I don't see how Jalabert saying what others have been saying, should be taken any less into consideration, simply because he refuses to come clear about his own past. Now I agree with you that this is "pussying out," however, it makes no sense on that account to dismiss what he says as "outright lying."

Why? His lying about himself in reality has no bearing on the veracity or lack there of regarding another. It's hypocritical sure, but so is Sky talking about taking all the necessary measures to "ensure" their rider is clean, but not knowing his weight! to be able to refute a very problematical issue over how Froome went so fast on that climb.
You have misread what I said. I didn't say that what he said about Sky is 'outright lying' (and I agree that what he said may be true), I said that what he said about what he said is outright lying, and that is indisputable. Sorry if that is a bit convoluted!

I notice that you haven't addressed my point about accepting the views of ex-dopers who accuse or insinuate against Froome whilst dismissing the views of ex-dopers who support Froome. You yourself have said that Jalabert should be listened to because he is an ex-doper and therefore knows, so if being an ex-doper is the criteria for believing then why cherry pick??? It is called confirmation bias.

As it happens, I have expressed my views about Froome too, and my view is that on the balance of probabilities I think he and his team are cheating, but just because Jalabert is saying the same, doesn't mean I respect what he has to say and why he is saying it. After all, this is the guy who had his lawyer say that Jalabert "regrets that through the excesses of a past period, the image of contemporary cycling and that of the Tour de France have again been besmirched when he has always worked to promote them.”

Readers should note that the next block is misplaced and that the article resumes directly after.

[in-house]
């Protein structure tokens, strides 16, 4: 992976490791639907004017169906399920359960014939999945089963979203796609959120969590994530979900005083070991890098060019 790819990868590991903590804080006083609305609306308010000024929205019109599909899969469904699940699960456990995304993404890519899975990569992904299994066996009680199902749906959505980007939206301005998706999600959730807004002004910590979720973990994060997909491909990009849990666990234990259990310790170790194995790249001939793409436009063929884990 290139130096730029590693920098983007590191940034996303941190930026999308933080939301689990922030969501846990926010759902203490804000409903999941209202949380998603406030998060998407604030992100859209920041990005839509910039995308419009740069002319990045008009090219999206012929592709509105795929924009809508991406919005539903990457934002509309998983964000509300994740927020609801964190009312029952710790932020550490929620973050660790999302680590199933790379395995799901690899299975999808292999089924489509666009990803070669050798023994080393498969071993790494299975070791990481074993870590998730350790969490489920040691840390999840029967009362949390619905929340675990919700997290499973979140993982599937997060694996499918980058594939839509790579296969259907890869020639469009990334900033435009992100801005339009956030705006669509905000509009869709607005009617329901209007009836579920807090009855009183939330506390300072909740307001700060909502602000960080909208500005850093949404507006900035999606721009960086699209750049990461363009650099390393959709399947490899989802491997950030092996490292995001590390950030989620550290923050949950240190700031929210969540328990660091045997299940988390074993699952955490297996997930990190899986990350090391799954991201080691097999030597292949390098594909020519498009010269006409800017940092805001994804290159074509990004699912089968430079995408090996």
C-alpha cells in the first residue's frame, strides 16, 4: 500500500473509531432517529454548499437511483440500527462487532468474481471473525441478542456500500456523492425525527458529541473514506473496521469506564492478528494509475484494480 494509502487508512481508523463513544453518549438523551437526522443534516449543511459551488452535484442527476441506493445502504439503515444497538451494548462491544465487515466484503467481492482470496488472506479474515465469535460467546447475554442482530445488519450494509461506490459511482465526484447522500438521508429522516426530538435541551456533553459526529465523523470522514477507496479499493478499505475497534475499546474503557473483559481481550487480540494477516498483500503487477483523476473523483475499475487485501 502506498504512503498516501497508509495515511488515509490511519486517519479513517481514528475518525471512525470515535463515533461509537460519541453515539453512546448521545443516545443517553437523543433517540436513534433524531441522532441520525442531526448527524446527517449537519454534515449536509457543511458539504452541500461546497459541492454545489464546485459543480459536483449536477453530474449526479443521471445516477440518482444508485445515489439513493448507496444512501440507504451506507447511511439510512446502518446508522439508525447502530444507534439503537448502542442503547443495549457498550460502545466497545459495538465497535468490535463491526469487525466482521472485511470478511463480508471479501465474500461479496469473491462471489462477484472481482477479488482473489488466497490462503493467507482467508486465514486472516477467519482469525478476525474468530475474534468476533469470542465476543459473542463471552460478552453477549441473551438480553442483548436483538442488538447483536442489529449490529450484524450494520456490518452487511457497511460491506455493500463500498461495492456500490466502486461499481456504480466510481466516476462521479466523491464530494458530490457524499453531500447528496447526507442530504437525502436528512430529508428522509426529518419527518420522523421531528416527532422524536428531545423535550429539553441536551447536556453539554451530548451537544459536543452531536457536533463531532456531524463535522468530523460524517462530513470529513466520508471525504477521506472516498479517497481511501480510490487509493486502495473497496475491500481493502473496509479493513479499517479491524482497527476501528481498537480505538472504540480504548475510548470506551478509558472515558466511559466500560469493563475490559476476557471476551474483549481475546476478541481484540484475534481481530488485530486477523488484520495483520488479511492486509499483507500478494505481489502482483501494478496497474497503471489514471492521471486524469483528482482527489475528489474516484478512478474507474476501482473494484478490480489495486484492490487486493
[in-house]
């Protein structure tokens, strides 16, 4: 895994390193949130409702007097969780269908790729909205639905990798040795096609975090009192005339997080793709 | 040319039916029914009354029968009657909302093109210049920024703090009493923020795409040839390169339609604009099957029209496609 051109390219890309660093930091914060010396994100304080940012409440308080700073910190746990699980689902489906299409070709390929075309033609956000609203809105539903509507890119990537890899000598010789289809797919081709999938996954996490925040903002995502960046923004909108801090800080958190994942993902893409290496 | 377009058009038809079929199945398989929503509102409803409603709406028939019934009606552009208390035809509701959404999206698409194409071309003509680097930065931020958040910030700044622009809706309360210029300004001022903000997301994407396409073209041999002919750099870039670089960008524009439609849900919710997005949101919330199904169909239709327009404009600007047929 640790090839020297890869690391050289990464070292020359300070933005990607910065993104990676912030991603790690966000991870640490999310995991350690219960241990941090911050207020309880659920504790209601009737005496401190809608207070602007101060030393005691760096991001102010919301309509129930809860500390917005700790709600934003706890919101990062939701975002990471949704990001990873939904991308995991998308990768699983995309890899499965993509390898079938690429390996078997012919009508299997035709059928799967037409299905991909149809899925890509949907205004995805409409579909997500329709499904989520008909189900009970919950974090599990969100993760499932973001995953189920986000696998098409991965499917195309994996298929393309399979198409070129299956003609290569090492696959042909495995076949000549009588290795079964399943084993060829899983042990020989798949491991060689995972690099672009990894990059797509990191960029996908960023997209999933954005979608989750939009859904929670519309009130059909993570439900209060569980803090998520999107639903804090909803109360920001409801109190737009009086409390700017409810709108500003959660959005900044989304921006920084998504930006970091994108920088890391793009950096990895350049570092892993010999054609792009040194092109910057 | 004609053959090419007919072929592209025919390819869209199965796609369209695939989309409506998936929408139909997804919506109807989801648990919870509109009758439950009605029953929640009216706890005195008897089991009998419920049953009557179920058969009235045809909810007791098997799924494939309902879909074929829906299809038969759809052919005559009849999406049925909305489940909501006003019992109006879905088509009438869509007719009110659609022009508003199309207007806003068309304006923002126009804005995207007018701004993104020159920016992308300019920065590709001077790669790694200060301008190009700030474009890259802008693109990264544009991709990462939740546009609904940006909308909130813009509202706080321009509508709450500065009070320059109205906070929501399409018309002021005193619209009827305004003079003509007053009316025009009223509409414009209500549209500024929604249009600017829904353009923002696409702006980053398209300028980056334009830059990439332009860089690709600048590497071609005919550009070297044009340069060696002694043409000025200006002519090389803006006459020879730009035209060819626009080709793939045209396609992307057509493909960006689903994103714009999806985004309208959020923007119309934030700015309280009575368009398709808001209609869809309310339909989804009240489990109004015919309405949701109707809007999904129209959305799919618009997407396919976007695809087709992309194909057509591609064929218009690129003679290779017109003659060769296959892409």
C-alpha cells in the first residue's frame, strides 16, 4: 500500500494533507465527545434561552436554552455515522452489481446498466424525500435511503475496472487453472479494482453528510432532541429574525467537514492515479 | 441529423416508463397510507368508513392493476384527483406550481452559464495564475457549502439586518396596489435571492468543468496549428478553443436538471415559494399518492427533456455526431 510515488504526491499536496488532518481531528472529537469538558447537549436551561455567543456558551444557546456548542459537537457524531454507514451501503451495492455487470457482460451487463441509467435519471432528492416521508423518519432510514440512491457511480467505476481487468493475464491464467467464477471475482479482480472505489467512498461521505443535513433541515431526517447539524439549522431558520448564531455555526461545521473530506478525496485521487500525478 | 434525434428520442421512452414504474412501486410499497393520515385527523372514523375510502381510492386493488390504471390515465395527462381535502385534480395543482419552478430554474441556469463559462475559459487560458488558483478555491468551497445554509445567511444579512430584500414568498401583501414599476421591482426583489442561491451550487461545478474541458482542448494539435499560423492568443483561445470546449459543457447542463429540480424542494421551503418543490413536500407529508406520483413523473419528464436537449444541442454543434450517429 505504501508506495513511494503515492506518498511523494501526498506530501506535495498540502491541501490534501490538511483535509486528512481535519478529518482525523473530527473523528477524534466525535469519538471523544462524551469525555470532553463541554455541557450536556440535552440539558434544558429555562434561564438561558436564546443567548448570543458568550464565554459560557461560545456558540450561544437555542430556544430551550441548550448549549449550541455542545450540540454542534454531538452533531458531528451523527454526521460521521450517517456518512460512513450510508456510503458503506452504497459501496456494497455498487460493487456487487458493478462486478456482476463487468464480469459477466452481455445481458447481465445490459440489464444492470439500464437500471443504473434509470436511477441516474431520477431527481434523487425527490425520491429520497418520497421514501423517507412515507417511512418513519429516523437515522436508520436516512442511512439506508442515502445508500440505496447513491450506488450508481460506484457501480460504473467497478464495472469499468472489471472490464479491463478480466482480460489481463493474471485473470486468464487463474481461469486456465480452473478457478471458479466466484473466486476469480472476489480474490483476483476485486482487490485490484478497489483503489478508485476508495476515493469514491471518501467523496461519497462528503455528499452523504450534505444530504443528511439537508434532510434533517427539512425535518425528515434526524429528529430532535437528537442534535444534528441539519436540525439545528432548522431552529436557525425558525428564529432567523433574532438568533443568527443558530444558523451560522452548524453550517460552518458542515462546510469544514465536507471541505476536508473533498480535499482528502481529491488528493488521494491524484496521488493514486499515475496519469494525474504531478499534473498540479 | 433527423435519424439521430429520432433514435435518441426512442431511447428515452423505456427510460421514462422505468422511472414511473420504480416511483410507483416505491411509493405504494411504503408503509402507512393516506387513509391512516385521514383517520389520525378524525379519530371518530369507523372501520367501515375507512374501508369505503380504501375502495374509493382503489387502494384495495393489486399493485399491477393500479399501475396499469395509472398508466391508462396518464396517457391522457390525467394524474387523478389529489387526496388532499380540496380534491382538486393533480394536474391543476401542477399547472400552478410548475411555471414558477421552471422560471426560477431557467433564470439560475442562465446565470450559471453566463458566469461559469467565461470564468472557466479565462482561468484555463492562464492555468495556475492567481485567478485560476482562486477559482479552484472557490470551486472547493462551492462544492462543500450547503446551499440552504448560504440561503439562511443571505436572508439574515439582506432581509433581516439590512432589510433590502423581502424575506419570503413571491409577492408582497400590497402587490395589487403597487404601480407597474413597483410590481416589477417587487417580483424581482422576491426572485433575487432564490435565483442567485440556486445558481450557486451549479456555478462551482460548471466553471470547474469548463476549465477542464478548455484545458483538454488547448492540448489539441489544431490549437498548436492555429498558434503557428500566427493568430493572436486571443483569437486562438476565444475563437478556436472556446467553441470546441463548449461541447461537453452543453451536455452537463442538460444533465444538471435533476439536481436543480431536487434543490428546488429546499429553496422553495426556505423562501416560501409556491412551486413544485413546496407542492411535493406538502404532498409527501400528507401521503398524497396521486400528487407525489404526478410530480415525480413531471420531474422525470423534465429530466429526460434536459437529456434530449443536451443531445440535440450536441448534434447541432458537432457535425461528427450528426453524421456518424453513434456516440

So he promoted the image of cycling and the TdF by cheating. Hmmm.
 
Re: Re:

blackcat said:
wendybnt said:
Rasmussen's expressions of suspicion of Team Sky are much more interesting, and his lack of regret over his own doping is evidence of sincerity not evidence of a lack of it.
this. like Ricco, much more credulous than offering the anti-doping soundbites and platitudes of regret and remorse. and the public continue the pantomime by demanding the apologies and fault martyrdom. puhleeeze
Ricco's arrogance is the same strenght that allows him to state things so baldly, that and the fact that it also caused him to be made into the black sheep of cylcing at the moment of his greatest triumph.

I still don't see why the sincere, non-repentent doper on this account alone, needs to be taken any more seriously than one who for opportunistic reasons makes the same claims.

While the one may be viewed as more respectable, the other as lacking compunction, the position remains the same.
 
Jul 17, 2015
466
0
0
Re: Re:

blackcat said:
wendybnt said:
Rasmussen's expressions of suspicion of Team Sky are much more interesting, and his lack of regret over his own doping is evidence of sincerity not evidence of a lack of it.
this. like Ricco, much more credulous than offering the anti-doping soundbites and platitudes of regret and remorse. and the public continue the pantomime by demanding the apologies and fault martyrdom. puhleeeze

At last. Somebody with a clear head gets it.